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University Cannabis use

University students throughout the United States have been consuming cannabis despite its former lack of legality for decades. Historically the War on Drugs, first waged by United States President Richard Nixon, and later championed by U.S. President Ronald Regan, made cannabis a Schedule I, making possession and use illegal. This was translated directly to college campuses with the Drug-Free America Act of 1986 and its later amendments, which allocated funding and financial aid towards public schools that instituted drug and alcohol training for students and faculty. Even further, colleges had to submit a report every other year to the Department of Education with information on their anti-drug and alcohol curriculum. [5]

Students make their way onto Memorial Glade on April 20, 2022.

Some of the earliest English literary accounts of cannabis use occurred within a fraternity in the mid-19th century. Fitz Hugh Ludlow published “The Hashish Eater” in 1857, detailing his reflections while using cannabis indica, and the reflections of his Kappa Alpha Society brothers who used the tincture as well. In the past, many students began using cannabis at their university because someone who already had experience with cannabis introduced them to it. These experienced students were placed perfectly to spread their knowledge because, “they had the reefers, joints, bowls, blunts, bongs, nails or vapes. They knew how to smoke it, how to hold it in as long as possible, and how to mentor others through the initial high.” [5]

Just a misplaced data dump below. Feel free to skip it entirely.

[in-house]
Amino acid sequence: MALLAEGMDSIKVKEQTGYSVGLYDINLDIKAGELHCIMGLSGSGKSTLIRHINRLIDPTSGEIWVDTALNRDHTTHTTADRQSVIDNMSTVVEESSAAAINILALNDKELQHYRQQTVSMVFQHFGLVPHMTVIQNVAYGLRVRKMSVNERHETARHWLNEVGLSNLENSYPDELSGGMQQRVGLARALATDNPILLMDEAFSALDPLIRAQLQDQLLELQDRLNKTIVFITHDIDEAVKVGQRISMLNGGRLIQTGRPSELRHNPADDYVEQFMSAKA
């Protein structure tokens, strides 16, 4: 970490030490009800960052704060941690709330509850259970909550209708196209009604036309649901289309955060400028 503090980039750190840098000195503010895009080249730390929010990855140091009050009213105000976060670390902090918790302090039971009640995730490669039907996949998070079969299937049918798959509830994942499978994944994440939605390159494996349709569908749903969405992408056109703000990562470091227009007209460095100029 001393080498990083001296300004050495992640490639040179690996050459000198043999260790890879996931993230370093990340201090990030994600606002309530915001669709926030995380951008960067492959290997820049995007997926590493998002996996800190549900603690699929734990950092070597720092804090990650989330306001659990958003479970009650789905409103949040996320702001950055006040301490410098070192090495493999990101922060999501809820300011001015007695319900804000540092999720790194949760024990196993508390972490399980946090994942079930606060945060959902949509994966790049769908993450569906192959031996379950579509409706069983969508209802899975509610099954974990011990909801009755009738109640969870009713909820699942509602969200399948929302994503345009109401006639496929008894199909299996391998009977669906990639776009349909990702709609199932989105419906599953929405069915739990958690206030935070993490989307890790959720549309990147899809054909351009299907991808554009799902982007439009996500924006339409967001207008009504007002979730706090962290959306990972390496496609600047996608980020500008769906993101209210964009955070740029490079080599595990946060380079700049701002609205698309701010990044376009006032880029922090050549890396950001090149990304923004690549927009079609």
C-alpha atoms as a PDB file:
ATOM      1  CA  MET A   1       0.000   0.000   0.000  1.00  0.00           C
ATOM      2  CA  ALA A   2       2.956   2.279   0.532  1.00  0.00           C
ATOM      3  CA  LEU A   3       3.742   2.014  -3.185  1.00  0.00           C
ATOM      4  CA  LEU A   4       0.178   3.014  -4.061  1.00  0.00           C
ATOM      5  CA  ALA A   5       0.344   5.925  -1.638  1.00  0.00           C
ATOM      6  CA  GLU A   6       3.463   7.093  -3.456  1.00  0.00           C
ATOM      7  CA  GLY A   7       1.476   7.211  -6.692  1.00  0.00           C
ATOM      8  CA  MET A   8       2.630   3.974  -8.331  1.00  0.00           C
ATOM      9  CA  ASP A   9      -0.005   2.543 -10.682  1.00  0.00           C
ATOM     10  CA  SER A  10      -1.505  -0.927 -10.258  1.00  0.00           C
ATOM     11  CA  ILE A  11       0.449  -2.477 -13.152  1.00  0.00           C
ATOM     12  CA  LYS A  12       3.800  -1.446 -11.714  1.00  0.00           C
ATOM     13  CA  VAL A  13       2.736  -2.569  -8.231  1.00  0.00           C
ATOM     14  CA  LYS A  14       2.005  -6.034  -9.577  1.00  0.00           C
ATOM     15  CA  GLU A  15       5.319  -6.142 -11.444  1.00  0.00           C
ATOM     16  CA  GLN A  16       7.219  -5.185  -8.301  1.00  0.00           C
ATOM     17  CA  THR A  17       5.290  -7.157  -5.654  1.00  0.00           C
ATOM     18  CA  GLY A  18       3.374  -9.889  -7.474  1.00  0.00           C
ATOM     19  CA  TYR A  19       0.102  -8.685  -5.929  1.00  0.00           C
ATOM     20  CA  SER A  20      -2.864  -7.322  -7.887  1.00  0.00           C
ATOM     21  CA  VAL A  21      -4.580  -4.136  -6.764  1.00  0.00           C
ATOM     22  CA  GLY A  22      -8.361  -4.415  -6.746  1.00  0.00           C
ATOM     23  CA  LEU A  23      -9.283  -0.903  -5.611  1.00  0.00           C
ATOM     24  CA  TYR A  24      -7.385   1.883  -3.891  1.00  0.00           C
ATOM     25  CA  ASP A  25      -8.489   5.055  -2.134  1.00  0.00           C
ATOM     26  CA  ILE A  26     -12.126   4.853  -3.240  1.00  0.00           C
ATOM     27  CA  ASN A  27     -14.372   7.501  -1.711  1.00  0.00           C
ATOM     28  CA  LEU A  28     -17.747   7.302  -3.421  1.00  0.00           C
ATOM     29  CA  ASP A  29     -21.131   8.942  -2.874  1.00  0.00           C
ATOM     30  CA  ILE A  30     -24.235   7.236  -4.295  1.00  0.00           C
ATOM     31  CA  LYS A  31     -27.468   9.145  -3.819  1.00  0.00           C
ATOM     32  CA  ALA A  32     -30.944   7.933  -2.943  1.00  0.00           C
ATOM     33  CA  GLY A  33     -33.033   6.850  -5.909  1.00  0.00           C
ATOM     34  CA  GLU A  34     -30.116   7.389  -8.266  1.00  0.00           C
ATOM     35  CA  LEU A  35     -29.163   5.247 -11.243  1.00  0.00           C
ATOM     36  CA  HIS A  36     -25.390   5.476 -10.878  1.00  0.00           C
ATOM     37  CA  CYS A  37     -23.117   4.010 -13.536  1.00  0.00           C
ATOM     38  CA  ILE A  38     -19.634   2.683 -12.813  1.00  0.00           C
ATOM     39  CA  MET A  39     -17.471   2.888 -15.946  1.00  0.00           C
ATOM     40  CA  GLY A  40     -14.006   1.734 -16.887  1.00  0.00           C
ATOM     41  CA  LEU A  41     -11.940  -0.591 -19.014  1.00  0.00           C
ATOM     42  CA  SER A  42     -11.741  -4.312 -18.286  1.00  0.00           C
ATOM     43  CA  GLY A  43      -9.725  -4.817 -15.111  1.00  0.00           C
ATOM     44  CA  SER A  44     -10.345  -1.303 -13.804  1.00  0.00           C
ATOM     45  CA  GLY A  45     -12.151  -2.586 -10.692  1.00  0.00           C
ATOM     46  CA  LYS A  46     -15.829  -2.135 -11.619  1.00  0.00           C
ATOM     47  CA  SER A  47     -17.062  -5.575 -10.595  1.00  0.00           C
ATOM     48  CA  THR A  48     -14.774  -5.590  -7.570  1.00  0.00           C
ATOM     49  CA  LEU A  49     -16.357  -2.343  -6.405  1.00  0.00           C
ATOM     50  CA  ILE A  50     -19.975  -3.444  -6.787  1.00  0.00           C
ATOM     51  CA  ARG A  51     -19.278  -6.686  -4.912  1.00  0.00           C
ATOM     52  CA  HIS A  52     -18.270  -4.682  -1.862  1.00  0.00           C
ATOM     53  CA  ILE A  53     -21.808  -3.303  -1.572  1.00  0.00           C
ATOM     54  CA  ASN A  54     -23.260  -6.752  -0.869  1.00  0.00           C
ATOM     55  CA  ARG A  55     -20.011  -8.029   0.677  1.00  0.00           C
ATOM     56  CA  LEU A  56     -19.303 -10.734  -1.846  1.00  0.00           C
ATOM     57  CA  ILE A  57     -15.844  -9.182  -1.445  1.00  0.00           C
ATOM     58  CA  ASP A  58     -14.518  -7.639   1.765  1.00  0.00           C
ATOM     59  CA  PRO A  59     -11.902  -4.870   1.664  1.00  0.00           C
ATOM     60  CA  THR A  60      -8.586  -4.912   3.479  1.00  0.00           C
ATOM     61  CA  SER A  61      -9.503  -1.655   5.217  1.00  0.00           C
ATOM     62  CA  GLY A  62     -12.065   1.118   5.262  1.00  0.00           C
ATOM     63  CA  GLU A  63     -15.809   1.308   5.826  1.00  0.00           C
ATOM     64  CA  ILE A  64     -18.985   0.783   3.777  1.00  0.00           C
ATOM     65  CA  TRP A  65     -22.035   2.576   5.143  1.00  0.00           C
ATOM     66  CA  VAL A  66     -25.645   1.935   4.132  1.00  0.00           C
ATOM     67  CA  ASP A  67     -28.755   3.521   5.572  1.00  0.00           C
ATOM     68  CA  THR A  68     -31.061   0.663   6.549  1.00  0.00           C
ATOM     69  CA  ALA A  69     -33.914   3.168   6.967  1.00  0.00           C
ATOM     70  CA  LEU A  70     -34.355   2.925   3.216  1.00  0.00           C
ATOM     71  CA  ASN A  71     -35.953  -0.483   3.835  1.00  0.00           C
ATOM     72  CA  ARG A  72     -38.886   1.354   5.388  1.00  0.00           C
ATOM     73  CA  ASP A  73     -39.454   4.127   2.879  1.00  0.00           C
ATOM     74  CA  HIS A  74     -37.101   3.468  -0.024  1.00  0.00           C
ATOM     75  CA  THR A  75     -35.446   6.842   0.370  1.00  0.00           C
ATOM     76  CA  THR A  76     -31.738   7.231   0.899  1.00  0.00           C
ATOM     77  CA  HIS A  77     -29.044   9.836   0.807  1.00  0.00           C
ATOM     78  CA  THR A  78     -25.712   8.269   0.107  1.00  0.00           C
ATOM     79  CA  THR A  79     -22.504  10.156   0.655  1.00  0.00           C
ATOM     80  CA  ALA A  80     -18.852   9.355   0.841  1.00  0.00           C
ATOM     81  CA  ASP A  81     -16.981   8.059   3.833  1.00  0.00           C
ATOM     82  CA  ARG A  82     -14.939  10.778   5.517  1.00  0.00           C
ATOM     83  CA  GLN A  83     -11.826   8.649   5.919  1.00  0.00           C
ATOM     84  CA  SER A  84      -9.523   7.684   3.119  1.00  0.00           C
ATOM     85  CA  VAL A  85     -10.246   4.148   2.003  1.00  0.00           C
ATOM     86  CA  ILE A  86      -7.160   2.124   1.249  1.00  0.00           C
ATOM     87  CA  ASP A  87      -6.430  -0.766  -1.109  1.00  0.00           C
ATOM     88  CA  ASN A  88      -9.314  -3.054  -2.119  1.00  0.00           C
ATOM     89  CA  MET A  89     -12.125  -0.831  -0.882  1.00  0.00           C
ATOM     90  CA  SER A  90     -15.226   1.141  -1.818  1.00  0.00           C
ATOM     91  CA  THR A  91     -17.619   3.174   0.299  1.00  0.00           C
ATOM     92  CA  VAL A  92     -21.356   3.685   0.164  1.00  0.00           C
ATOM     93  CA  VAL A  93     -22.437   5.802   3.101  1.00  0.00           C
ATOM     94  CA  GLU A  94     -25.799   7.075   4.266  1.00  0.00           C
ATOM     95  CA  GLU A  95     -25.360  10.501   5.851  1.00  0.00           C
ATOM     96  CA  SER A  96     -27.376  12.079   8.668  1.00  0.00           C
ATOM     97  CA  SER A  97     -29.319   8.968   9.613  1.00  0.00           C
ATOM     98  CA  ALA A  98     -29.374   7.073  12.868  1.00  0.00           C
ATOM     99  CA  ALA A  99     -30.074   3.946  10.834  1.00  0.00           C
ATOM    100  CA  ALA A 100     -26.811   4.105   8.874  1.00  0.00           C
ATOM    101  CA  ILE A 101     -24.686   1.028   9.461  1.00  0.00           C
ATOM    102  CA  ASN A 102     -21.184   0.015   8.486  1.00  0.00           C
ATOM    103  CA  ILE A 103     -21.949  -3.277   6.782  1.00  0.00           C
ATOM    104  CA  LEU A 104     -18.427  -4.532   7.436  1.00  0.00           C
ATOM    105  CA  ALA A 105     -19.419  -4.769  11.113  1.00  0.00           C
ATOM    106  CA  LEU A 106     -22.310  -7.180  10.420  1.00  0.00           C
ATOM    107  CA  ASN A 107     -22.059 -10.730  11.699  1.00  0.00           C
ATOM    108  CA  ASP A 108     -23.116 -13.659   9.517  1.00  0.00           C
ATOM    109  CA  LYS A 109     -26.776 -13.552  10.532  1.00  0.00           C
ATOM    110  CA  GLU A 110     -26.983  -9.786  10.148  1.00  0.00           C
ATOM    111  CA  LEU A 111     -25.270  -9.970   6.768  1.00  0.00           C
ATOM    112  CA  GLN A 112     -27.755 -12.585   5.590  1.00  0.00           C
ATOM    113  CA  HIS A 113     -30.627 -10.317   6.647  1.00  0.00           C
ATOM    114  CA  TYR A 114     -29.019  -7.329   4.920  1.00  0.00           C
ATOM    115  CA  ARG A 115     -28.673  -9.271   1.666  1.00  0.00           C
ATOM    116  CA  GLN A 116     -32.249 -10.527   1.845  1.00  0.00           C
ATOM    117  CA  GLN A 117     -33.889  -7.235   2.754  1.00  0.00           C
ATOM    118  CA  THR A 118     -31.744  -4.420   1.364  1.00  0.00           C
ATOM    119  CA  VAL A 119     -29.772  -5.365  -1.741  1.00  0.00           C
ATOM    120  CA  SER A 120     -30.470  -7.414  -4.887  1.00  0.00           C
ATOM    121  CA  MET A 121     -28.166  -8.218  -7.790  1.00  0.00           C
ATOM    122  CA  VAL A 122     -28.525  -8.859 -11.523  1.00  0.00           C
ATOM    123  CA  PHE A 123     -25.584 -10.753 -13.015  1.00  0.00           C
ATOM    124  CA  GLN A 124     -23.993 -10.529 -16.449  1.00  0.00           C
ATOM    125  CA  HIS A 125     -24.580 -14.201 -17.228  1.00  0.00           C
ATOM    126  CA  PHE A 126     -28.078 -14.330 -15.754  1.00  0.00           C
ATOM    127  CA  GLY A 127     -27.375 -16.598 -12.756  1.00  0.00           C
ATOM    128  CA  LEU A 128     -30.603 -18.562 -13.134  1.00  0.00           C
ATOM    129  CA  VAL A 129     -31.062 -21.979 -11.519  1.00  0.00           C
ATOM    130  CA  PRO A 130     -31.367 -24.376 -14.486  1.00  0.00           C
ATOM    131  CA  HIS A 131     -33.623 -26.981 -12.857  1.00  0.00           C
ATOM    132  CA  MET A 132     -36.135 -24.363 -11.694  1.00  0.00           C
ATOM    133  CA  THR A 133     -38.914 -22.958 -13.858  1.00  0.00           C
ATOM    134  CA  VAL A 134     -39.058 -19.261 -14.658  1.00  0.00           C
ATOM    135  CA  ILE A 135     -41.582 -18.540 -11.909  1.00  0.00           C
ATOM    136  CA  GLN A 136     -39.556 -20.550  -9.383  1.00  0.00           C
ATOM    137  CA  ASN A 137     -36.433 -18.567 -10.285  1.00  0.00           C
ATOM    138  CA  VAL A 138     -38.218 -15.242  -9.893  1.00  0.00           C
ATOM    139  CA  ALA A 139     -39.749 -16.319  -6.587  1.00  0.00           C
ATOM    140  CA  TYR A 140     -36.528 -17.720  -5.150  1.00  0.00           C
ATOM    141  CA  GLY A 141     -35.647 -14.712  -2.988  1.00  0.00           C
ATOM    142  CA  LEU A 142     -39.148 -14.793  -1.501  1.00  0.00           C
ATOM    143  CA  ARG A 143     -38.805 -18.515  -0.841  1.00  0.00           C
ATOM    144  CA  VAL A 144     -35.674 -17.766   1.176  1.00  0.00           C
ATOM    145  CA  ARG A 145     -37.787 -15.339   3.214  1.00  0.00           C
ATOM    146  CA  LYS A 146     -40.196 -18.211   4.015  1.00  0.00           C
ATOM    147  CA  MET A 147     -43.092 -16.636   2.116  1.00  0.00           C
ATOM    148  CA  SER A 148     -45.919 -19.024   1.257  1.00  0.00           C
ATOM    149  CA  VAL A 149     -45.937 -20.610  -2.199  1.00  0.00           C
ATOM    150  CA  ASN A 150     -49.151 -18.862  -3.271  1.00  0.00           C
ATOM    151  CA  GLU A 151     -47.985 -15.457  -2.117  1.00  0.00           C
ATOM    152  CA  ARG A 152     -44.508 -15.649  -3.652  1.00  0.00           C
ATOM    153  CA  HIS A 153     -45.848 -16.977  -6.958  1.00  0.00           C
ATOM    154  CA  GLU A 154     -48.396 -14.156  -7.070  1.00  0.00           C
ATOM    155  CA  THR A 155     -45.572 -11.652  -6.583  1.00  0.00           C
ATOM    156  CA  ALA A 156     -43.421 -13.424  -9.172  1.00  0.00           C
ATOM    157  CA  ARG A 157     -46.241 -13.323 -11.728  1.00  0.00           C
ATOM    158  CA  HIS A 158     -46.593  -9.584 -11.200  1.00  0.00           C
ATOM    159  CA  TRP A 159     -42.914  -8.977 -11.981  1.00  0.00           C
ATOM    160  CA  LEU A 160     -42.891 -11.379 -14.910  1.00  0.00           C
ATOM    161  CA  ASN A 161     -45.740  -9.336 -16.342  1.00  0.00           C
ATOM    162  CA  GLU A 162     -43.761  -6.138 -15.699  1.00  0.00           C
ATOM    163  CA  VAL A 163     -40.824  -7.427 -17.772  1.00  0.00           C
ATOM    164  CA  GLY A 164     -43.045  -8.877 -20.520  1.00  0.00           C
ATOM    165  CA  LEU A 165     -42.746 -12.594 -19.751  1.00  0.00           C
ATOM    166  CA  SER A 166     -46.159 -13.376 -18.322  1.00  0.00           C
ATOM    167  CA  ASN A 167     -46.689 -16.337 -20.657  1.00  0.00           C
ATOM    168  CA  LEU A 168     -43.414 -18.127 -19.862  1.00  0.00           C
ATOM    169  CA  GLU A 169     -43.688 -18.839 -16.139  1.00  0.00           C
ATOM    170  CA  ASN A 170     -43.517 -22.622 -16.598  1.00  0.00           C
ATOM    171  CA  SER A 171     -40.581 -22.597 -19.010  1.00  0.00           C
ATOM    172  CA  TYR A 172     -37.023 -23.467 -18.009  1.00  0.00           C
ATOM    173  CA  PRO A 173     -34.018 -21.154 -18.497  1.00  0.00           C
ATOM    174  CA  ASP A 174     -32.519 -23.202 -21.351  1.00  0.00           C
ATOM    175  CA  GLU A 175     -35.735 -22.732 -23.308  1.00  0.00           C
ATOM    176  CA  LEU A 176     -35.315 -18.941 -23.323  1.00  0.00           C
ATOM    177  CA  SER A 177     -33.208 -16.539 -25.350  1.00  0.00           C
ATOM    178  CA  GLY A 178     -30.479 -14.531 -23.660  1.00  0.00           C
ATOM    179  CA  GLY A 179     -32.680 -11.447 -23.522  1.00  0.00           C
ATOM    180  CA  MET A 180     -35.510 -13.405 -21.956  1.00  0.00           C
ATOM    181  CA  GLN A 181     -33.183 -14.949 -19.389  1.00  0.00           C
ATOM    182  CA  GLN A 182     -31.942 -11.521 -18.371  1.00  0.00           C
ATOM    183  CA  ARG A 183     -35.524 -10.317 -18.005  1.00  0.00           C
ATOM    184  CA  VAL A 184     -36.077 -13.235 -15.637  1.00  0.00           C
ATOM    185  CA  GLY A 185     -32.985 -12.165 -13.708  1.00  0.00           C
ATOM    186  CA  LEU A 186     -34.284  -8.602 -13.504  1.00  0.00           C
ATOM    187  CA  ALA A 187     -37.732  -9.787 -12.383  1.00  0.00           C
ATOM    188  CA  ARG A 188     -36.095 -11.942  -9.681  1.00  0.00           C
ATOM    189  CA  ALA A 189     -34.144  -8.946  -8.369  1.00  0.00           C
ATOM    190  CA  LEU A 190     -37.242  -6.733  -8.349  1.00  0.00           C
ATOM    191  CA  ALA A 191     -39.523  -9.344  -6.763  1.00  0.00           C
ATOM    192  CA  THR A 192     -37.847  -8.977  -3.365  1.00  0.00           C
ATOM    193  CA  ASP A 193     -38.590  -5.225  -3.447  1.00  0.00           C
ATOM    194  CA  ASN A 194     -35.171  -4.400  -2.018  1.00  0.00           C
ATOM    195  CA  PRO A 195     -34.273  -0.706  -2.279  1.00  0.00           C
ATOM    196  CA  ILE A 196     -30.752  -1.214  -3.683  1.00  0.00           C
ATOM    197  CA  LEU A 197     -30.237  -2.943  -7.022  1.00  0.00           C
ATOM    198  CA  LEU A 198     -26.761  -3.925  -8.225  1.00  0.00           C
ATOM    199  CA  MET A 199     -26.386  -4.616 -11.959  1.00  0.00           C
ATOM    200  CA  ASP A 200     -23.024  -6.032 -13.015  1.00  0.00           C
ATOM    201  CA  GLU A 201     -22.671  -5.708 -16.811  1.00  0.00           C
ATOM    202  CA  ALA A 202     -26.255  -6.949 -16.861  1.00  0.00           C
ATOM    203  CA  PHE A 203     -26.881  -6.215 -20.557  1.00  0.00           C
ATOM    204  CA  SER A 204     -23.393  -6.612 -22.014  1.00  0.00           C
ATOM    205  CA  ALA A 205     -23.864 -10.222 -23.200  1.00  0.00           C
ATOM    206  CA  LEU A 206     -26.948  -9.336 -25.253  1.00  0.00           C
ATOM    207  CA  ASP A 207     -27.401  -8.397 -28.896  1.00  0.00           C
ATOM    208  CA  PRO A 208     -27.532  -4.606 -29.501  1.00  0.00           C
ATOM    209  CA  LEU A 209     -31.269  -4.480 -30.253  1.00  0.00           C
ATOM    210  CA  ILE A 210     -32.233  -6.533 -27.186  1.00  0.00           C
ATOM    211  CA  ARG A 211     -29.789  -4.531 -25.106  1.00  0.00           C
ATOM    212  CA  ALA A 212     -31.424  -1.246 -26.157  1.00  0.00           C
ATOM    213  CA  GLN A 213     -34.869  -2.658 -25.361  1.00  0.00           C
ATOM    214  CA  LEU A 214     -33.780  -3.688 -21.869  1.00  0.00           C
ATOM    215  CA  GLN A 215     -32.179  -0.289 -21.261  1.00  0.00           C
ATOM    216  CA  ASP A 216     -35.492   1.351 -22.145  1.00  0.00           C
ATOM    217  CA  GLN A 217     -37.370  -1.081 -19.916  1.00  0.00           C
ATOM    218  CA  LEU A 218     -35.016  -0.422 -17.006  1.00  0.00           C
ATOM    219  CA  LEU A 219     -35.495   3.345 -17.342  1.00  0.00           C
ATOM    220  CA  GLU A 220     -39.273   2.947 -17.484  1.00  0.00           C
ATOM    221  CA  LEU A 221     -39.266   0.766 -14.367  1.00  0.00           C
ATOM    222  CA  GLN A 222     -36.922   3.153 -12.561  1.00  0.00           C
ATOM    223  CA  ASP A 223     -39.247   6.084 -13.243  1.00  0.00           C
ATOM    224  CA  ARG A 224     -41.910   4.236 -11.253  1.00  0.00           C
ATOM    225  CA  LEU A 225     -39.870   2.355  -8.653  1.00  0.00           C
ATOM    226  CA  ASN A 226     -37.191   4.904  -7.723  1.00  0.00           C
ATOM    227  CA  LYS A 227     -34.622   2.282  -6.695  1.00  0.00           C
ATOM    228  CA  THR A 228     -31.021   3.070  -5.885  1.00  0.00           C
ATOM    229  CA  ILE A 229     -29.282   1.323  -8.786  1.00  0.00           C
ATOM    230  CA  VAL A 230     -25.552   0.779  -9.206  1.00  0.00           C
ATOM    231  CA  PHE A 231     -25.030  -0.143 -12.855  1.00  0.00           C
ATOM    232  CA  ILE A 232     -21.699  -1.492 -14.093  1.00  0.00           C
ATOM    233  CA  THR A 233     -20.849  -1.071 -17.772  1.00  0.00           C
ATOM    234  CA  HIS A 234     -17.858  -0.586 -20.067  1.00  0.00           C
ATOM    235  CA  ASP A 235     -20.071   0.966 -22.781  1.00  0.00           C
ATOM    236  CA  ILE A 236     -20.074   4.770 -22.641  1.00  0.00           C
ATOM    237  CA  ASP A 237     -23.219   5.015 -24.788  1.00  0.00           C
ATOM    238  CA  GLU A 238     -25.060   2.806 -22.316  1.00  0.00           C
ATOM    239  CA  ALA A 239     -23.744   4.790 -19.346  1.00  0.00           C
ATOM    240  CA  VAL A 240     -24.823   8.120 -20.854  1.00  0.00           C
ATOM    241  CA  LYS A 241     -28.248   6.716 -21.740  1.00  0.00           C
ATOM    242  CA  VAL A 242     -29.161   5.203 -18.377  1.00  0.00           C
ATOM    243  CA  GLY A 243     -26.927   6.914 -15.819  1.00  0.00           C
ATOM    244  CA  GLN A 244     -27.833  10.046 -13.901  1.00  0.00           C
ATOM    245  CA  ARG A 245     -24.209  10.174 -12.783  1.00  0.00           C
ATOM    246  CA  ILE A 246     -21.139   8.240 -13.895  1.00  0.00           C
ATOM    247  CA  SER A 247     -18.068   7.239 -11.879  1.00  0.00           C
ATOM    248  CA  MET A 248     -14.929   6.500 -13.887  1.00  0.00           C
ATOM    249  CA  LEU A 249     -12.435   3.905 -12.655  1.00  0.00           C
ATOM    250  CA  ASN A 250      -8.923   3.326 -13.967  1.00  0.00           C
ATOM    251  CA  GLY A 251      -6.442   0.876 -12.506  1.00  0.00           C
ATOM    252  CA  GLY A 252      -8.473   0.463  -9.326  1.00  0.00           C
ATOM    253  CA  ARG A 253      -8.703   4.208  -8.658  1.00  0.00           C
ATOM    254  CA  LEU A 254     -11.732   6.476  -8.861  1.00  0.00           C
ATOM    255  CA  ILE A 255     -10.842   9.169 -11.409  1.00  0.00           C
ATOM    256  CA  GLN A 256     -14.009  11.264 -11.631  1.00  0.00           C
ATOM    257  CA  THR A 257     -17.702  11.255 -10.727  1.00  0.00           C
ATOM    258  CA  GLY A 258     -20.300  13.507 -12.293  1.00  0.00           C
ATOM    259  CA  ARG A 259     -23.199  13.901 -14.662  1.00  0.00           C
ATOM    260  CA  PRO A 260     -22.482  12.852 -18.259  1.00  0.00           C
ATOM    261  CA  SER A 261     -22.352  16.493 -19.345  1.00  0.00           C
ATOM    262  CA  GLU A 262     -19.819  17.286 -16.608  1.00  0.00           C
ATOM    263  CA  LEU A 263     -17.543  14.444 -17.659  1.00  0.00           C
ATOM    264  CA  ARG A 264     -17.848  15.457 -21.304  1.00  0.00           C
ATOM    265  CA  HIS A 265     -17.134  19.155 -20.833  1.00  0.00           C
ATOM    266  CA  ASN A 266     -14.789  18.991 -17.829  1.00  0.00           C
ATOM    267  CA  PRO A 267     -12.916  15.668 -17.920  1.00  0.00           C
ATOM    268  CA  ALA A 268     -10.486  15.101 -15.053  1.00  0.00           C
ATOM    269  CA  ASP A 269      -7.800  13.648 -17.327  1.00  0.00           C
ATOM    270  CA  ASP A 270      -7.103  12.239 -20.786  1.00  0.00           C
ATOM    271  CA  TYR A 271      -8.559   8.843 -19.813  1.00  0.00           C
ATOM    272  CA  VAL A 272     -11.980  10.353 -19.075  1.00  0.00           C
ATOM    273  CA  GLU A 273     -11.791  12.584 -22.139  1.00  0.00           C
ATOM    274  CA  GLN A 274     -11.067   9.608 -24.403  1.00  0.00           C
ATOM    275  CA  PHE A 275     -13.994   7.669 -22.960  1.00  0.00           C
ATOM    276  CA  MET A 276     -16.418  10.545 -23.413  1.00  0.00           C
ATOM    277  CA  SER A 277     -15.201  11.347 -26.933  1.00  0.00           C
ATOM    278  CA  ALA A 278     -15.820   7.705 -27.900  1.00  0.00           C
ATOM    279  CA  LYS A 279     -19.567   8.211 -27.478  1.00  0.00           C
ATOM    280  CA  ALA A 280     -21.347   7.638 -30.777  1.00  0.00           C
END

Now, recent studies and surveys have shown that cannabis exposure is happening earlier and earlier. A survey by the Substance Abuse and Mental Health Services Administration shows that 7% of 12-17 year olds from 2018-2019 reported using cannabis within the past month. [9] Additionally, in terms of those about to enter a university, in 2018  “around 30% of all college entrants report use of marijuana prior to coming to the school.” Due to the phenomena reflected in this data, more and more experienced students are entering universities. [5]


5. Beazeley, Jonathan C. and Stephanie Field, Cannabis on Campus: Changing the Dialogue in the Wake of Legalization, pp. 10-87.

9. “Marijuana Use by Age Group in the United States.” Kids Count Data Center.